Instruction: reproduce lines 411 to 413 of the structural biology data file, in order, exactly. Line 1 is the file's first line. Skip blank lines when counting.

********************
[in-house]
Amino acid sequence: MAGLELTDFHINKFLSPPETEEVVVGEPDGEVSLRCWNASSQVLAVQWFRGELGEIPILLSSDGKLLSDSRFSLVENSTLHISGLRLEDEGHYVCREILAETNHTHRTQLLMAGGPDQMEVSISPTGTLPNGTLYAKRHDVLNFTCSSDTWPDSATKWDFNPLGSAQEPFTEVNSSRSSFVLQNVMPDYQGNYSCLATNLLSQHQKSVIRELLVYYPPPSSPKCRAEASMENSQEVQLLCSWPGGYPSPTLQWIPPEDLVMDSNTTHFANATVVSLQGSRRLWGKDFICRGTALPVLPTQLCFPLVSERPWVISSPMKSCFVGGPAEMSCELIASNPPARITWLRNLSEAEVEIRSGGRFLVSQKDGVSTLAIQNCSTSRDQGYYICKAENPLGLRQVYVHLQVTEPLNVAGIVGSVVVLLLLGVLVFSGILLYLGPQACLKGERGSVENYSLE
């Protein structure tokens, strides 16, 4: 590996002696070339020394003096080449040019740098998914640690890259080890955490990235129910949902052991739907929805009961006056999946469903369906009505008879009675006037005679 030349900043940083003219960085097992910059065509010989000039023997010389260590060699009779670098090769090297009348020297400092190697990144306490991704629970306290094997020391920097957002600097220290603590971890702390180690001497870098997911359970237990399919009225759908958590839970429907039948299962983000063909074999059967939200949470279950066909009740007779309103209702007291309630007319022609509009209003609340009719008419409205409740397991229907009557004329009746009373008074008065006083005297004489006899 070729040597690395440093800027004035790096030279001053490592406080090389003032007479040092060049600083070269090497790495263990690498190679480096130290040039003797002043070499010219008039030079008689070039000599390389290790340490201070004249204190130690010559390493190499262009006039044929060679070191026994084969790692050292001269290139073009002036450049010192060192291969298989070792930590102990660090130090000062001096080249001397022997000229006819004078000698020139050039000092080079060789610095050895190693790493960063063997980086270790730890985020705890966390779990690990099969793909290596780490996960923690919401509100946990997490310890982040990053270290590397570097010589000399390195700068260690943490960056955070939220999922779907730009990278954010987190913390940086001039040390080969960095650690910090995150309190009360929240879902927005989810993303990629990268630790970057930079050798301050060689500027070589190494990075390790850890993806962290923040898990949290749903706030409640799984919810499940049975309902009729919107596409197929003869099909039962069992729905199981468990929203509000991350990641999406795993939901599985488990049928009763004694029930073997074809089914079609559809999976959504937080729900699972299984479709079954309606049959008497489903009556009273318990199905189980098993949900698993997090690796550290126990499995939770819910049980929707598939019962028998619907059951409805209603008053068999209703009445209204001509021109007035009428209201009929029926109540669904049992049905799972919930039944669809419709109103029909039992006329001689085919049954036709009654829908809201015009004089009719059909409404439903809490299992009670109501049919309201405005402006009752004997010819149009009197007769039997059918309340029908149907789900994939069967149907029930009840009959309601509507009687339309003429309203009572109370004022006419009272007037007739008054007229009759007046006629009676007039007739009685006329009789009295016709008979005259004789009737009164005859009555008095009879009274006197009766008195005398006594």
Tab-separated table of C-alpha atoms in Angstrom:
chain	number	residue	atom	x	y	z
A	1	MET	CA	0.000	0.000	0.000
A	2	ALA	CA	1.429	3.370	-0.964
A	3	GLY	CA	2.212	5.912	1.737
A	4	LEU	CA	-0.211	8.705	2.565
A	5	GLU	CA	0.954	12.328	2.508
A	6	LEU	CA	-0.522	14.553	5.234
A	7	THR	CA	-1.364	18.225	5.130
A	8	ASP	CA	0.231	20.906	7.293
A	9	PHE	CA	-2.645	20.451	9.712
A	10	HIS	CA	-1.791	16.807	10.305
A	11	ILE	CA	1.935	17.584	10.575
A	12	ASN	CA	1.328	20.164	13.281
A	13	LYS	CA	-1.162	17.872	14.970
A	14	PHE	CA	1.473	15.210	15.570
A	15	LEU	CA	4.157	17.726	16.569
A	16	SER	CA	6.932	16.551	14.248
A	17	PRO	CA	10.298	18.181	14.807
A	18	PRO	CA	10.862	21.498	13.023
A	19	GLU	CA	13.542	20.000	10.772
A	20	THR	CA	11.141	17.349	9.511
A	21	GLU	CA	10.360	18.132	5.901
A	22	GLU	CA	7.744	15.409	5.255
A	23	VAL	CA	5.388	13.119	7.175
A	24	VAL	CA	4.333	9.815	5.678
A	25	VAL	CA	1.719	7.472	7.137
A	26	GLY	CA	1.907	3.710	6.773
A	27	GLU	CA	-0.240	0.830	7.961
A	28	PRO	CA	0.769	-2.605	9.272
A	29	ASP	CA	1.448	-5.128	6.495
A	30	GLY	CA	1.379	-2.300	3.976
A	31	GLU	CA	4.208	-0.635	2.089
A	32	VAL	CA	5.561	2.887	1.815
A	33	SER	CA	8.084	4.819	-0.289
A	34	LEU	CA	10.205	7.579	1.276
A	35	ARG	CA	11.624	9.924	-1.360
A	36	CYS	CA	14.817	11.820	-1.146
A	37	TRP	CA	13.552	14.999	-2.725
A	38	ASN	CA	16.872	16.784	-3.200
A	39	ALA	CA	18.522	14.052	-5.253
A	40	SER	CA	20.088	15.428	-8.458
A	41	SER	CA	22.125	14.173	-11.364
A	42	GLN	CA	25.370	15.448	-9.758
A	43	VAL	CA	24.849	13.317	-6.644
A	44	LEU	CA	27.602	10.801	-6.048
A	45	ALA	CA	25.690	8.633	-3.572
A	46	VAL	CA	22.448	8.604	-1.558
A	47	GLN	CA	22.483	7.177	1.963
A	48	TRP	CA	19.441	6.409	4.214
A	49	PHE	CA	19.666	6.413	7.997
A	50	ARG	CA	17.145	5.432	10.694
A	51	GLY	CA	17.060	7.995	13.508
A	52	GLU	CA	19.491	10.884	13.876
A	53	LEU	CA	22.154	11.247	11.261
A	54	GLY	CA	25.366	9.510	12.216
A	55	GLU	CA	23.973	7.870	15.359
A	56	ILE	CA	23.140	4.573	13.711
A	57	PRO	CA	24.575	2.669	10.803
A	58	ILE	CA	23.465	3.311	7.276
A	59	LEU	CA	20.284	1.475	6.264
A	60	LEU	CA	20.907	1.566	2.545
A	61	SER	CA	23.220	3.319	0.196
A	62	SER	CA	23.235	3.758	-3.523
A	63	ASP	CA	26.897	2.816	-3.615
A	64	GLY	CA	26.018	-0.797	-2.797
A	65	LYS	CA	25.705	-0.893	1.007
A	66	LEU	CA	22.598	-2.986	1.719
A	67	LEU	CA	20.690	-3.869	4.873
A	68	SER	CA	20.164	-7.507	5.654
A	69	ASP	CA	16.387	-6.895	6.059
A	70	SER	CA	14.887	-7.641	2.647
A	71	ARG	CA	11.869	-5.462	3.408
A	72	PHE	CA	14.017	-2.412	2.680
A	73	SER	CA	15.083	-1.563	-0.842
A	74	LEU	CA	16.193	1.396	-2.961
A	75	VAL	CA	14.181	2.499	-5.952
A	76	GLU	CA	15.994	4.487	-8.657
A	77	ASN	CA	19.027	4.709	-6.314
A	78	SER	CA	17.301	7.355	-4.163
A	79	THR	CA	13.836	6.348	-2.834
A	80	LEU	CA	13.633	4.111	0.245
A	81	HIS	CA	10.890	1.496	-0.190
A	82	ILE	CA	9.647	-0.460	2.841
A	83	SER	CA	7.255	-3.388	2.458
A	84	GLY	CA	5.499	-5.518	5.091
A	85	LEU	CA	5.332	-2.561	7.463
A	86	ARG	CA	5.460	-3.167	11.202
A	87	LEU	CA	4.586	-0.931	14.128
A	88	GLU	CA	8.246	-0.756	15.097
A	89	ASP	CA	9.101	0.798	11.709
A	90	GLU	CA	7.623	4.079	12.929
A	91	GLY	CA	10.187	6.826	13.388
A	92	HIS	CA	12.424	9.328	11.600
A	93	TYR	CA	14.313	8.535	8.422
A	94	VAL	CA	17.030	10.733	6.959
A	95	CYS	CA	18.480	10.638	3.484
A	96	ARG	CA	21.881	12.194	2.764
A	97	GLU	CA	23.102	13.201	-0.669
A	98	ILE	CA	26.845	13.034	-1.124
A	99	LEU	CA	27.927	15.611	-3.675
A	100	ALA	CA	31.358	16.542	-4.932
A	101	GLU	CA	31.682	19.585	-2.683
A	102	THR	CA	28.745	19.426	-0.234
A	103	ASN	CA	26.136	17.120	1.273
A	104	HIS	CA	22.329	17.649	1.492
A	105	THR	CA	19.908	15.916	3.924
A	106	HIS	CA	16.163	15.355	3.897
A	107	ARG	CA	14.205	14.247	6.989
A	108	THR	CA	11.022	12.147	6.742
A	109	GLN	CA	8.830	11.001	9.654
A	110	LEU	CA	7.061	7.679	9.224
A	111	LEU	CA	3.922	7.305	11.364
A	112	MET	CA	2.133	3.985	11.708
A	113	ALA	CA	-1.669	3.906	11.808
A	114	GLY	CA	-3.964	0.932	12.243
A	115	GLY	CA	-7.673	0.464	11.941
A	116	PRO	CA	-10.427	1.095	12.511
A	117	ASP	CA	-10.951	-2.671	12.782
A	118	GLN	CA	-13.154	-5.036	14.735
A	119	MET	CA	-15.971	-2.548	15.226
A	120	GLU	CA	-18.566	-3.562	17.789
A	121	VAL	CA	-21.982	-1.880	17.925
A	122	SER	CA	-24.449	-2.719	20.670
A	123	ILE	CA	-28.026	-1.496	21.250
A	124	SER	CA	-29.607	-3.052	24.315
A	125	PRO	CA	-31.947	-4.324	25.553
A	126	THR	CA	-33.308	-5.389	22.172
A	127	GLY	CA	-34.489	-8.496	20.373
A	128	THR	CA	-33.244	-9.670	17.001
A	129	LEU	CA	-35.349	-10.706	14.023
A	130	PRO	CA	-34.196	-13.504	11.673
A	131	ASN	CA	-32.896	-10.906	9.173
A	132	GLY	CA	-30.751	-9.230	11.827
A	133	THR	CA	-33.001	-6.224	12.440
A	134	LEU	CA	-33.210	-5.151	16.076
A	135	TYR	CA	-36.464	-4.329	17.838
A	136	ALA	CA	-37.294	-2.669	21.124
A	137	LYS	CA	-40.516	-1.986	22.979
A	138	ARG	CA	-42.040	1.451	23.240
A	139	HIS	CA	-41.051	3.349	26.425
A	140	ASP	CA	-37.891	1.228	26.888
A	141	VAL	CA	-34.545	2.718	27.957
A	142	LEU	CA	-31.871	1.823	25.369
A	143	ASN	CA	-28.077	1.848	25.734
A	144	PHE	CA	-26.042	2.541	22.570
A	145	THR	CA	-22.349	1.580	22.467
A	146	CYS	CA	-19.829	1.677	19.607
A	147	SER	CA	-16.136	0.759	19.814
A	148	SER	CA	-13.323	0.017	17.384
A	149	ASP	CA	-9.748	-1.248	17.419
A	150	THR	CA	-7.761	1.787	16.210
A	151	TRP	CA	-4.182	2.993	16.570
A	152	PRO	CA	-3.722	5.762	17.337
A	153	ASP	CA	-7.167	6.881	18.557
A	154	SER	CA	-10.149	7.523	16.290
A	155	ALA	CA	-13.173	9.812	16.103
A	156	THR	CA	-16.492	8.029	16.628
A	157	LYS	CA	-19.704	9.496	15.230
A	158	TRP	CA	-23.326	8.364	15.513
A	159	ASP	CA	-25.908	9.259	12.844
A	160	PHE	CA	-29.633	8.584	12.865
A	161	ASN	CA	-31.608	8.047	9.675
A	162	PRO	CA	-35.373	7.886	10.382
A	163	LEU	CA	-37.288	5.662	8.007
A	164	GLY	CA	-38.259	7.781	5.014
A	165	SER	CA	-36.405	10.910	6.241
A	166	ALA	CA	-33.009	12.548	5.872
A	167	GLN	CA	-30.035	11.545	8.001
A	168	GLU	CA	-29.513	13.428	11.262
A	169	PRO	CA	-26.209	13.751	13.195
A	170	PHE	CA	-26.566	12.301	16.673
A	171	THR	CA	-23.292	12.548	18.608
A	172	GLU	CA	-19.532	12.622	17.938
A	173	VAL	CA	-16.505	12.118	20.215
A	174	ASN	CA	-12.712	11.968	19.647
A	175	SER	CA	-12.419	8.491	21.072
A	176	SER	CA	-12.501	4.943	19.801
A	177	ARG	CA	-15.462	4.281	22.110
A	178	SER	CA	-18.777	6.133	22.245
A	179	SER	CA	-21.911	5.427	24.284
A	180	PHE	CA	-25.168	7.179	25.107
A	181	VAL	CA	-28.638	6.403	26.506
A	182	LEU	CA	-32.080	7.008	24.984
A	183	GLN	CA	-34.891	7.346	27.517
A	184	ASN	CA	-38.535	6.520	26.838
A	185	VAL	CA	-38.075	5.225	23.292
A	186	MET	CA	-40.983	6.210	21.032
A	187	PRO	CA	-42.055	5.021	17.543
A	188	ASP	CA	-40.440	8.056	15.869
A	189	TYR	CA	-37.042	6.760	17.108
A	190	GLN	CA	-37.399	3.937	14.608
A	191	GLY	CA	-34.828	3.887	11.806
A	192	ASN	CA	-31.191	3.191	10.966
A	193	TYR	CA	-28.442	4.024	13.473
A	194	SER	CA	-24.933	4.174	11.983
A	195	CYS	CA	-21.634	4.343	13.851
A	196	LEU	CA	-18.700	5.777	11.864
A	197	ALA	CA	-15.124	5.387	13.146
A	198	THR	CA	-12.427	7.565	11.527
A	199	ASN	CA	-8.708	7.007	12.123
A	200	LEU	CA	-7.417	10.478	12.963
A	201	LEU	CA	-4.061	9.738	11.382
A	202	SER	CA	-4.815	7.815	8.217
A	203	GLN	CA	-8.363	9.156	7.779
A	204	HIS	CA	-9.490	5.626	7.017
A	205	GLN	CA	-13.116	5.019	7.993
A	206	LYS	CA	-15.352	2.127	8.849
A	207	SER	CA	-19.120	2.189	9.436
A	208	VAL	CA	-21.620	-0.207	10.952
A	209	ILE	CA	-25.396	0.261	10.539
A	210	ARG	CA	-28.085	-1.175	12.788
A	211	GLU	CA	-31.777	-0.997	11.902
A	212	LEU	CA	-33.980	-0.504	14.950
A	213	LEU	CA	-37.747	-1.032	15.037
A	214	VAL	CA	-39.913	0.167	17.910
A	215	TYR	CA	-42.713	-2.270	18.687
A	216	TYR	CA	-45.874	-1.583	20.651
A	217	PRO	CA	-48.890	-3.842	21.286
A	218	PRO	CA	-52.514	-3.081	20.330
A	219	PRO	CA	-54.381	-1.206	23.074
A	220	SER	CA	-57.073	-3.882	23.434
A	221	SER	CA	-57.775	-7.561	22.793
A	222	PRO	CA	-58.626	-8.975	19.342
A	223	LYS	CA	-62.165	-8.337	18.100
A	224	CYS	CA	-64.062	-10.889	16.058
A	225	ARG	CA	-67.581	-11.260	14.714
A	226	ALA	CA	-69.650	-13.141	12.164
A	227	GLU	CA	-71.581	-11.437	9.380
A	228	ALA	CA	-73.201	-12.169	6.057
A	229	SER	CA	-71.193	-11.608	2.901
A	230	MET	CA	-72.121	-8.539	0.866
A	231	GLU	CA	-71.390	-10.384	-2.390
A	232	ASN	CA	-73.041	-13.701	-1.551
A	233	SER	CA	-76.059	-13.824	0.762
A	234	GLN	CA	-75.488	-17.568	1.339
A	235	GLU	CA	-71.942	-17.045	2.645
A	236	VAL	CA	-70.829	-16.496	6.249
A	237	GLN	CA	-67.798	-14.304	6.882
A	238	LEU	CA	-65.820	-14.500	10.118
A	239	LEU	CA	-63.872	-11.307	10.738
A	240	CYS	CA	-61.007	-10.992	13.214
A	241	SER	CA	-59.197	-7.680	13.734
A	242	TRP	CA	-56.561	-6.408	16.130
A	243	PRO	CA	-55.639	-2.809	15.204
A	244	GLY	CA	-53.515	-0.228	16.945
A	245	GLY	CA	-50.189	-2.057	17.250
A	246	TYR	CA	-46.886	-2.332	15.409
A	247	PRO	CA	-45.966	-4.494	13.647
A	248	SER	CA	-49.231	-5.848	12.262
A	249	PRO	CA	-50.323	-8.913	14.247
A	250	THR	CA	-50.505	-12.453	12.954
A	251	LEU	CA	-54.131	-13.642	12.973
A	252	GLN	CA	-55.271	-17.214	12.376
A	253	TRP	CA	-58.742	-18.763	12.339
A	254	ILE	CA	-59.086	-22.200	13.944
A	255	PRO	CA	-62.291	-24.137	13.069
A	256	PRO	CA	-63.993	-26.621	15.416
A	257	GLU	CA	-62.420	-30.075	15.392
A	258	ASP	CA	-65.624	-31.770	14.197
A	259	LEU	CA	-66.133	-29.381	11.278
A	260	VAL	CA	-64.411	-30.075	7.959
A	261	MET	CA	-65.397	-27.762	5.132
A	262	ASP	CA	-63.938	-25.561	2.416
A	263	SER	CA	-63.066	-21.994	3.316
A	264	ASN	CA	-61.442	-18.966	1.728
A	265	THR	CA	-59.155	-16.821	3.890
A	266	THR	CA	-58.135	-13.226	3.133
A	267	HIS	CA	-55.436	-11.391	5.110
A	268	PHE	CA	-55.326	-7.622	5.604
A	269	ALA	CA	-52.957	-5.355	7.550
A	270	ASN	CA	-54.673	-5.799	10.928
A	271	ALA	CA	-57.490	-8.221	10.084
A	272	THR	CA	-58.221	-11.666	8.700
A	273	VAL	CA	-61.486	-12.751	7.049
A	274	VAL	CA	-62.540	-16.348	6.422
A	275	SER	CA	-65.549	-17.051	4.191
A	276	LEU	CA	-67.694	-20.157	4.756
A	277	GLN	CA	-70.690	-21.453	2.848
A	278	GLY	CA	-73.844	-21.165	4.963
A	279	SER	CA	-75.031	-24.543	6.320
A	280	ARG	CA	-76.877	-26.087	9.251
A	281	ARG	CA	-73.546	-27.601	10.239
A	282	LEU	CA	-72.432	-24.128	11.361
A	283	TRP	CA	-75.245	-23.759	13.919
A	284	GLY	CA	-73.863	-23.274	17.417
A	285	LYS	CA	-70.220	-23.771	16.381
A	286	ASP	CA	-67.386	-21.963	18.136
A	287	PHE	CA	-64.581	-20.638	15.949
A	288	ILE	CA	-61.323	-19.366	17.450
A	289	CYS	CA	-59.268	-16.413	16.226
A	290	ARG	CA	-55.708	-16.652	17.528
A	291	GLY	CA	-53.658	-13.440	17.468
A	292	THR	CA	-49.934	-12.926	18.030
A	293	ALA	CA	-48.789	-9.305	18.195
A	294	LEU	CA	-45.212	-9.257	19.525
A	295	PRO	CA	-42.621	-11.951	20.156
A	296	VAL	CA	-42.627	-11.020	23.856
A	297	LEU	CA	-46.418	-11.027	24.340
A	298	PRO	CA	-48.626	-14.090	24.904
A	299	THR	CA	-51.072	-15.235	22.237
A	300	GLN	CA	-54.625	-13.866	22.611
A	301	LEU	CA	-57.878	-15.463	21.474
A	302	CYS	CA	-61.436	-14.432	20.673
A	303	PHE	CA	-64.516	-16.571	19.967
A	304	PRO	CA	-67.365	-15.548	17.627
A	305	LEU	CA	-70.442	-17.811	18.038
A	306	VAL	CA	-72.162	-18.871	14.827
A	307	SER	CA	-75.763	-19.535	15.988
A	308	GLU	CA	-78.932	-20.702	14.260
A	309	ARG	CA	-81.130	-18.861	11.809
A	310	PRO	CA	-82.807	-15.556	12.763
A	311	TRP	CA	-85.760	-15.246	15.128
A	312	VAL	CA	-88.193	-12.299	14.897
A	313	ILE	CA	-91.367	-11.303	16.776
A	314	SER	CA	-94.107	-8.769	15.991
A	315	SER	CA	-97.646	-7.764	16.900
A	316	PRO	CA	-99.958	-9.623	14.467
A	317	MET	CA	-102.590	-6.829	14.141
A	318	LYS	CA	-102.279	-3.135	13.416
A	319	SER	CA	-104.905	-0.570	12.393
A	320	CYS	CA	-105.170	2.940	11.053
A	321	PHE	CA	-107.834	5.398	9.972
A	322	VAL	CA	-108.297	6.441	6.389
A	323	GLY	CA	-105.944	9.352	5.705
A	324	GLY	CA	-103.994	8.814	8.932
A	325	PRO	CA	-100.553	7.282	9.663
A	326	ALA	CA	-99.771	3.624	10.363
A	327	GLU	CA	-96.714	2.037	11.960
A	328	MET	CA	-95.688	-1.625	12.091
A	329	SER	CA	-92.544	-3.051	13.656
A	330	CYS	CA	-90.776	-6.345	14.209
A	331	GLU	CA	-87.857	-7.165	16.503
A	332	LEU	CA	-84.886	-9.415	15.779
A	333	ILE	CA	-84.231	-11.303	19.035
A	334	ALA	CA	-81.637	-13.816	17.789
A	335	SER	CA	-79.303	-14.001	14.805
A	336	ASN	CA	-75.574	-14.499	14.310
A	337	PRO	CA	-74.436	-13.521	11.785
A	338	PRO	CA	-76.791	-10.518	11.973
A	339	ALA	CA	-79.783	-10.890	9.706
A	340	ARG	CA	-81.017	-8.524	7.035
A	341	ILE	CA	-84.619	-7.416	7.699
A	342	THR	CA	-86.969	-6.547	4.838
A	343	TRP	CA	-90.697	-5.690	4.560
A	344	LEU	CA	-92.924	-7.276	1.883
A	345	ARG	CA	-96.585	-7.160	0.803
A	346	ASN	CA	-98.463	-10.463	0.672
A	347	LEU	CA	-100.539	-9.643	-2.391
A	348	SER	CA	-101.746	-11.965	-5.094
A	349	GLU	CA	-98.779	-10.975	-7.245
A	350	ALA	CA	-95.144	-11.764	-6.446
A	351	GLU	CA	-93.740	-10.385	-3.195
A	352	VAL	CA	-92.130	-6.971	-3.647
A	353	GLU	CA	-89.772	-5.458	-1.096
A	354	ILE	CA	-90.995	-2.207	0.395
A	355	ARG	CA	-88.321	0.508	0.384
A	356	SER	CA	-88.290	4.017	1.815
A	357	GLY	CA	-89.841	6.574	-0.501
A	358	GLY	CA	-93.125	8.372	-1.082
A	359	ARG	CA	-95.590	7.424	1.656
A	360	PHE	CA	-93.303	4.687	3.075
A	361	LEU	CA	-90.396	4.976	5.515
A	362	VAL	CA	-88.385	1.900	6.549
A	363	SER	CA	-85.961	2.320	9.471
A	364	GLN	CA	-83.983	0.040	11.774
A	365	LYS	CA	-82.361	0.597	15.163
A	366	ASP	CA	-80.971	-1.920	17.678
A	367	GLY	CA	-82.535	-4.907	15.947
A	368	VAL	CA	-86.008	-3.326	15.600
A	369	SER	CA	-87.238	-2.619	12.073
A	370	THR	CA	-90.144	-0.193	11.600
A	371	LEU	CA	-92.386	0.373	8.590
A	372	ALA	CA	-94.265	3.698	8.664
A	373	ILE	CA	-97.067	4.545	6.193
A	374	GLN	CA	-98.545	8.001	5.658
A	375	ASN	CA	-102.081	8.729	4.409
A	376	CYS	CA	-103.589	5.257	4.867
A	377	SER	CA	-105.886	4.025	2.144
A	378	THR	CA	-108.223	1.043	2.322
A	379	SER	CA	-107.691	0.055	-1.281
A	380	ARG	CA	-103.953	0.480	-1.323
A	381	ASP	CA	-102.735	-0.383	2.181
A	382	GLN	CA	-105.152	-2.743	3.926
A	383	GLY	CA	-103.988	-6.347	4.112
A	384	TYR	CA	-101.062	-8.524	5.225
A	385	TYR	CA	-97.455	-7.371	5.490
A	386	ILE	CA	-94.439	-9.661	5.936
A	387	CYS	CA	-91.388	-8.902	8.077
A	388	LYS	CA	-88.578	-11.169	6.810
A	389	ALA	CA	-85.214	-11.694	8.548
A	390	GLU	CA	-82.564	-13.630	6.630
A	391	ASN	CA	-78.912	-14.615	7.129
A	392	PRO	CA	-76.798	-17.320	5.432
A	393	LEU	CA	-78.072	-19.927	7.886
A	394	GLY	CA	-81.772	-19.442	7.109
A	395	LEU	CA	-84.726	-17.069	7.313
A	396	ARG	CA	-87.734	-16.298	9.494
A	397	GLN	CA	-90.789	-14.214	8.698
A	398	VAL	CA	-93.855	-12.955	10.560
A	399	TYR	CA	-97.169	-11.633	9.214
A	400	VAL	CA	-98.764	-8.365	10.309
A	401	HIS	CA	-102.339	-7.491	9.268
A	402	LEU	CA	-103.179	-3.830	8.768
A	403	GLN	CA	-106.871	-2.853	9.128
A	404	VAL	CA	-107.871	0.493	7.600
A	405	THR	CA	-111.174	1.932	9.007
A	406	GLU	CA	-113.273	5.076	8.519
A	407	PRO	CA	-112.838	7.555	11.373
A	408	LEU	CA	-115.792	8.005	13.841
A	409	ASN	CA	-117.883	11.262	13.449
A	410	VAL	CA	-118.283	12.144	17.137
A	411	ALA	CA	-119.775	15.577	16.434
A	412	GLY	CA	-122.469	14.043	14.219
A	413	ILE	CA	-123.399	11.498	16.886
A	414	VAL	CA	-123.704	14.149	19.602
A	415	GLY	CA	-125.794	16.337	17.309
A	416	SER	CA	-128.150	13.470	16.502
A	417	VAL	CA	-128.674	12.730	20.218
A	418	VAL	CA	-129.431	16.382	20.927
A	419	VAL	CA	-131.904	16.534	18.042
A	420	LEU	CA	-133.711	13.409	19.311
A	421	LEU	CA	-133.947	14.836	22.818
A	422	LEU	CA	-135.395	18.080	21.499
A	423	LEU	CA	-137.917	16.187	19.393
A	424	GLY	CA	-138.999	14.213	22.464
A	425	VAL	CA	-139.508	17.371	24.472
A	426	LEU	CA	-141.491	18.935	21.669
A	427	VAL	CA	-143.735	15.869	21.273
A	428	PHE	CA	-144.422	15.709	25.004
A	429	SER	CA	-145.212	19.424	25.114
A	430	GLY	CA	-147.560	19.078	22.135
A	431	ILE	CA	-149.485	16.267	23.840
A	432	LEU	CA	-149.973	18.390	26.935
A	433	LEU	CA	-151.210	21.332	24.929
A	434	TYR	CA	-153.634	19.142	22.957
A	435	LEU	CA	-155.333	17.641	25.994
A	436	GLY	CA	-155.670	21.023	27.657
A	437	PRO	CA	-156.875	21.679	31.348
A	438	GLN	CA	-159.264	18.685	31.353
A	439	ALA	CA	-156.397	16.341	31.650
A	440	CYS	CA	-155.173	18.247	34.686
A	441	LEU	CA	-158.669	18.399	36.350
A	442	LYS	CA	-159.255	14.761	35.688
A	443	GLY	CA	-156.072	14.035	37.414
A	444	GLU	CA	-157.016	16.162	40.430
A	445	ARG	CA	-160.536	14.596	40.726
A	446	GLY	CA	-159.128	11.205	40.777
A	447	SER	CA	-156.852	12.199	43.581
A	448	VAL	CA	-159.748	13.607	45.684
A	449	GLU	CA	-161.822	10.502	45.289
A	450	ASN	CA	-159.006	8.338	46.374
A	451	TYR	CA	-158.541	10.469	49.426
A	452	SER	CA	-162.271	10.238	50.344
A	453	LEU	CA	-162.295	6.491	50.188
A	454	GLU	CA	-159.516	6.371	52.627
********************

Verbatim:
A	406	GLU	CA	-113.273	5.076	8.519
A	407	PRO	CA	-112.838	7.555	11.373
A	408	LEU	CA	-115.792	8.005	13.841